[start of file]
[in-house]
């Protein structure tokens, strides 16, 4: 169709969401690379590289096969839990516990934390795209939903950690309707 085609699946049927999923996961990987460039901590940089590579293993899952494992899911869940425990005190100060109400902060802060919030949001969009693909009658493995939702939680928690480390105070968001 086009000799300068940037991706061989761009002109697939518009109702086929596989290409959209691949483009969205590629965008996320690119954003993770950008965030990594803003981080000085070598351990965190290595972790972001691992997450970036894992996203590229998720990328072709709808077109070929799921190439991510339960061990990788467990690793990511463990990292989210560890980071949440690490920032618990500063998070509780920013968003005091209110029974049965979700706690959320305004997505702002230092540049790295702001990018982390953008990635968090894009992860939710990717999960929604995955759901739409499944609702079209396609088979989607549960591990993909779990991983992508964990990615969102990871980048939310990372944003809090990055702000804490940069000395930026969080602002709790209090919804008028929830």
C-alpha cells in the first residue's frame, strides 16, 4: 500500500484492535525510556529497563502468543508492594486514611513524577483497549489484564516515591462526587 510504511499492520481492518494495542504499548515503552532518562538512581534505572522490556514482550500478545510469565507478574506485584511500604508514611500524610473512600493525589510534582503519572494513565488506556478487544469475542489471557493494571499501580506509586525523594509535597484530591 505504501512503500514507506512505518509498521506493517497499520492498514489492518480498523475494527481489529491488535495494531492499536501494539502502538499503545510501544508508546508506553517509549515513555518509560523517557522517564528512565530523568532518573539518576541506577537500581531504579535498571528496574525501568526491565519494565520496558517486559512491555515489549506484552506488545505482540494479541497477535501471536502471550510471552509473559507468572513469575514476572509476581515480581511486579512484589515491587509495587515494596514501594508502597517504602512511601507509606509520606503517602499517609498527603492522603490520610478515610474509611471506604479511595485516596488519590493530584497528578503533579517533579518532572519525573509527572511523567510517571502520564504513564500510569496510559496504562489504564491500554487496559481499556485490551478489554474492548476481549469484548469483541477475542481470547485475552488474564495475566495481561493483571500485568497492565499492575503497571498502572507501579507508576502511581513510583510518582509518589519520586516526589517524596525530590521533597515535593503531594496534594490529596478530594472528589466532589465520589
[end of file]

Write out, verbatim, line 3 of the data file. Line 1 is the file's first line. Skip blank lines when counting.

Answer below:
C-alpha cells in the first residue's frame, strides 16, 4: 500500500484492535525510556529497563502468543508492594486514611513524577483497549489484564516515591462526587 510504511499492520481492518494495542504499548515503552532518562538512581534505572522490556514482550500478545510469565507478574506485584511500604508514611500524610473512600493525589510534582503519572494513565488506556478487544469475542489471557493494571499501580506509586525523594509535597484530591 505504501512503500514507506512505518509498521506493517497499520492498514489492518480498523475494527481489529491488535495494531492499536501494539502502538499503545510501544508508546508506553517509549515513555518509560523517557522517564528512565530523568532518573539518576541506577537500581531504579535498571528496574525501568526491565519494565520496558517486559512491555515489549506484552506488545505482540494479541497477535501471536502471550510471552509473559507468572513469575514476572509476581515480581511486579512484589515491587509495587515494596514501594508502597517504602512511601507509606509520606503517602499517609498527603492522603490520610478515610474509611471506604479511595485516596488519590493530584497528578503533579517533579518532572519525573509527572511523567510517571502520564504513564500510569496510559496504562489504564491500554487496559481499556485490551478489554474492548476481549469484548469483541477475542481470547485475552488474564495475566495481561493483571500485568497492565499492575503497571498502572507501579507508576502511581513510583510518582509518589519520586516526589517524596525530590521533597515535593503531594496534594490529596478530594472528589466532589465520589